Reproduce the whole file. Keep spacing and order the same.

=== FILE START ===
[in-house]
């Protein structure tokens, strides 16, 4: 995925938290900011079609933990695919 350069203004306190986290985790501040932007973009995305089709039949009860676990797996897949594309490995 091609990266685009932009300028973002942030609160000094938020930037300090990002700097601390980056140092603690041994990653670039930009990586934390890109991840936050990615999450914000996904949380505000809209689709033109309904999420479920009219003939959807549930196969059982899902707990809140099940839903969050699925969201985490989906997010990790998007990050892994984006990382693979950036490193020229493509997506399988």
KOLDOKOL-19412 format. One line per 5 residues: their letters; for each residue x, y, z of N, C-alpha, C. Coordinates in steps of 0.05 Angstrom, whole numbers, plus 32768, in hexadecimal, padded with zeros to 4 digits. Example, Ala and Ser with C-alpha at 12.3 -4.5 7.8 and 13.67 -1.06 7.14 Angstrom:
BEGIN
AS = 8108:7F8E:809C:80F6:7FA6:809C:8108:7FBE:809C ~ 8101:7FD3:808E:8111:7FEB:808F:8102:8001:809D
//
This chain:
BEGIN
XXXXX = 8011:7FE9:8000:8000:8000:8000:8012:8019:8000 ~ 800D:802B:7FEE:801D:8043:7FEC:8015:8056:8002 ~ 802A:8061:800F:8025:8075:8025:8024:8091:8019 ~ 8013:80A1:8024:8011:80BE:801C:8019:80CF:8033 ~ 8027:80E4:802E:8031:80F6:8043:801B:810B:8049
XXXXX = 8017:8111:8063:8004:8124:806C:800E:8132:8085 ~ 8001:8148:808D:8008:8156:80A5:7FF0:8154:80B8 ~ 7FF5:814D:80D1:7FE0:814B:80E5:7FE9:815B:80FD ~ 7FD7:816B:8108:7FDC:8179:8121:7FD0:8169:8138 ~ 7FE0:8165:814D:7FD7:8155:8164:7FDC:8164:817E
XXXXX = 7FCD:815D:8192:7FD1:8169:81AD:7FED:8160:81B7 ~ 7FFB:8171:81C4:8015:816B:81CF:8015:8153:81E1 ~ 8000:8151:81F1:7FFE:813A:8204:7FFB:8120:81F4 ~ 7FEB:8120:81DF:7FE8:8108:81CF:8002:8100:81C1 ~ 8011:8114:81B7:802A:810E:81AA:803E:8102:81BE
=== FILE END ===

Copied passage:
[in-house]
């Protein structure tokens, strides 16, 4: 995925938290900011079609933990695919 350069203004306190986290985790501040932007973009995305089709039949009860676990797996897949594309490995 091609990266685009932009300028973002942030609160000094938020930037300090990002700097601390980056140092603690041994990653670039930009990586934390890109991840936050990615999450914000996904949380505000809209689709033109309904999420479920009219003939959807549930196969059982899902707990809140099940839903969050699925969201985490989906997010990790998007990050892994984006990382693979950036490193020229493509997506399988």
KOLDOKOL-19412 format. One line per 5 residues: their letters; for each residue x, y, z of N, C-alpha, C. Coordinates in steps of 0.05 Angstrom, whole numbers, plus 32768, in hexadecimal, padded with zeros to 4 digits. Example, Ala and Ser with C-alpha at 12.3 -4.5 7.8 and 13.67 -1.06 7.14 Angstrom:
BEGIN
AS = 8108:7F8E:809C:80F6:7FA6:809C:8108:7FBE:809C ~ 8101:7FD3:808E:8111:7FEB:808F:8102:8001:809D
//
This chain:
BEGIN
XXXXX = 8011:7FE9:8000:8000:8000:8000:8012:8019:8000 ~ 800D:802B:7FEE:801D:8043:7FEC:8015:8056:8002 ~ 802A:8061:800F:8025:8075:8025:8024:8091:8019 ~ 8013:80A1:8024:8011:80BE:801C:8019:80CF:8033 ~ 8027:80E4:802E:8031:80F6:8043:801B:810B:8049
XXXXX = 8017:8111:8063:8004:8124:806C:800E:8132:8085 ~ 8001:8148:808D:8008:8156:80A5:7FF0:8154:80B8 ~ 7FF5:814D:80D1:7FE0:814B:80E5:7FE9:815B:80FD ~ 7FD7:816B:8108:7FDC:8179:8121:7FD0:8169:8138 ~ 7FE0:8165:814D:7FD7:8155:8164:7FDC:8164:817E
XXXXX = 7FCD:815D:8192:7FD1:8169:81AD:7FED:8160:81B7 ~ 7FFB:8171:81C4:8015:816B:81CF:8015:8153:81E1 ~ 8000:8151:81F1:7FFE:813A:8204:7FFB:8120:81F4 ~ 7FEB:8120:81DF:7FE8:8108:81CF:8002:8100:81C1 ~ 8011:8114:81B7:802A:810E:81AA:803E:8102:81BE